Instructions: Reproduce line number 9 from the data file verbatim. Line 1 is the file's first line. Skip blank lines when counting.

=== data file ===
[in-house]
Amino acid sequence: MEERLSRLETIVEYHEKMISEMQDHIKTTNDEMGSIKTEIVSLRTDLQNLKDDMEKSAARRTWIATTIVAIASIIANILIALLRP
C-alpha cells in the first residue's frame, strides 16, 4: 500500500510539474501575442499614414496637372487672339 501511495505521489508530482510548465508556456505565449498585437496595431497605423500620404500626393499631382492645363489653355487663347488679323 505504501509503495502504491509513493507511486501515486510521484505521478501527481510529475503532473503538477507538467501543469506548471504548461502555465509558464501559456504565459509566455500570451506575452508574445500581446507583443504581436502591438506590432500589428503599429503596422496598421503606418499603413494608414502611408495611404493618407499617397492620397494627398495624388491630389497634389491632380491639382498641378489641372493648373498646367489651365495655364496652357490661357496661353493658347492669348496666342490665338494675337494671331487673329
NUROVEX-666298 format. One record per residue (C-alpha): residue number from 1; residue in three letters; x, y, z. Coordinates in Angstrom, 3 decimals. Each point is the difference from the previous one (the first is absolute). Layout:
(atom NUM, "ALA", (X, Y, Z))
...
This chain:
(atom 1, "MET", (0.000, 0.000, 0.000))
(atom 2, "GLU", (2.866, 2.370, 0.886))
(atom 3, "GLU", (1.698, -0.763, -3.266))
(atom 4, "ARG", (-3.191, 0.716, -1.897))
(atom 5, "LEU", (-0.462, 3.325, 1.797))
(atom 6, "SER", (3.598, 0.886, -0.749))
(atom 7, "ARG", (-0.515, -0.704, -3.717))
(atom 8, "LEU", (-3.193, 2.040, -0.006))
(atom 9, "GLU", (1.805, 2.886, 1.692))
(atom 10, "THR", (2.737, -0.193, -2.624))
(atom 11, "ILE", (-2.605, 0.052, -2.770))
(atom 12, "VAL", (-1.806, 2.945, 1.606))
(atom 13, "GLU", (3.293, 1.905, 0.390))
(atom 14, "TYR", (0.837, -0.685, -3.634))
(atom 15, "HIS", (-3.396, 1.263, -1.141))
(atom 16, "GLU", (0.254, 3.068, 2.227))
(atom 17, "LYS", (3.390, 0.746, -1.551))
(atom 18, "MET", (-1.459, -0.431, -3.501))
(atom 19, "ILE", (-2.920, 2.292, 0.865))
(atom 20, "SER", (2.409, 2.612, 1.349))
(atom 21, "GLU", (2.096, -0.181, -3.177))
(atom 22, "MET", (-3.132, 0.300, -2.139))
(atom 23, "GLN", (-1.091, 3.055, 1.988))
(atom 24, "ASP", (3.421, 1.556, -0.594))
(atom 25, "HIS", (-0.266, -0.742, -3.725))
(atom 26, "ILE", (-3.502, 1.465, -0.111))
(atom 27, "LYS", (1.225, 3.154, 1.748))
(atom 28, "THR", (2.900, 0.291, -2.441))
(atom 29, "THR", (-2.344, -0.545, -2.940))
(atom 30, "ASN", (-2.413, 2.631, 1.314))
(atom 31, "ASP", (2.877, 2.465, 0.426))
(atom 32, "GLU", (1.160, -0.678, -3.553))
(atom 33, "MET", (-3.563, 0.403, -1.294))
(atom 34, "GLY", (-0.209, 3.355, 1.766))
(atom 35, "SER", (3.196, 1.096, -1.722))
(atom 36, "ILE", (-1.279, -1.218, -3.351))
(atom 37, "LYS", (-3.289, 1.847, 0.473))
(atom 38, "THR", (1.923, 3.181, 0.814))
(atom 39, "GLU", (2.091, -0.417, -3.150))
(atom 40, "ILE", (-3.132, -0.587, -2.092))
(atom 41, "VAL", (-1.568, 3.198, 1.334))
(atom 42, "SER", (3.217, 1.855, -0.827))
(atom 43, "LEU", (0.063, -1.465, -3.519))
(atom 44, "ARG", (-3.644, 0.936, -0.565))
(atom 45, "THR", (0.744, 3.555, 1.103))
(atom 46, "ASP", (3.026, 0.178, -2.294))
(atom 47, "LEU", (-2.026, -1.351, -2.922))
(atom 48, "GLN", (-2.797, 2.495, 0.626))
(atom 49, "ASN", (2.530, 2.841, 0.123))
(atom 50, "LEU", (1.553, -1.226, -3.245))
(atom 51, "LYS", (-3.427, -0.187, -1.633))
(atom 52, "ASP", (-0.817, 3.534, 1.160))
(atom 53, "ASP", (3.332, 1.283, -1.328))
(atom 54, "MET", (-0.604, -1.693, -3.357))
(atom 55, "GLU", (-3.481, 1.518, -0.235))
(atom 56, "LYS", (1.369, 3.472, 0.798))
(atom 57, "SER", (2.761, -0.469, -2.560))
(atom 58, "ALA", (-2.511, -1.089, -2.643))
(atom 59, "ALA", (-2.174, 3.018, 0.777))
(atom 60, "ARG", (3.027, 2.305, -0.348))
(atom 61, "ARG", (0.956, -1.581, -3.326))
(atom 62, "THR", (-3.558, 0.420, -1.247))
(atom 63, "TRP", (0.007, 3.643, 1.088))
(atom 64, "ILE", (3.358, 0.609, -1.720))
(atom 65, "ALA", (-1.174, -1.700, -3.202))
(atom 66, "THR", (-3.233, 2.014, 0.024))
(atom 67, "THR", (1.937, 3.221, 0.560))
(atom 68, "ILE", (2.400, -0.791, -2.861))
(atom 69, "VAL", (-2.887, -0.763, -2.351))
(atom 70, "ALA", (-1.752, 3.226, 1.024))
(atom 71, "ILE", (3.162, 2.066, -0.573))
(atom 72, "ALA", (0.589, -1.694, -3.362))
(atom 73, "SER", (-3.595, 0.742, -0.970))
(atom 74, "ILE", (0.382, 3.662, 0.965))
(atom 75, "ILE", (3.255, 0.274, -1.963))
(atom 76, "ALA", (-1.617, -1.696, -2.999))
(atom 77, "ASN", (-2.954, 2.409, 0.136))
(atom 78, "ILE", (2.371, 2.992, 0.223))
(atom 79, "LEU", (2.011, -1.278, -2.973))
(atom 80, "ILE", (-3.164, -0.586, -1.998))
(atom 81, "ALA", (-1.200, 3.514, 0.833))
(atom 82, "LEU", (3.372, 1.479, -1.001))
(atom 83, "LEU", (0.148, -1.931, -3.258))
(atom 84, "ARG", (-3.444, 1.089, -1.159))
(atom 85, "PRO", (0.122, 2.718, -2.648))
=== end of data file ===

(atom 2, "GLU", (2.866, 2.370, 0.886))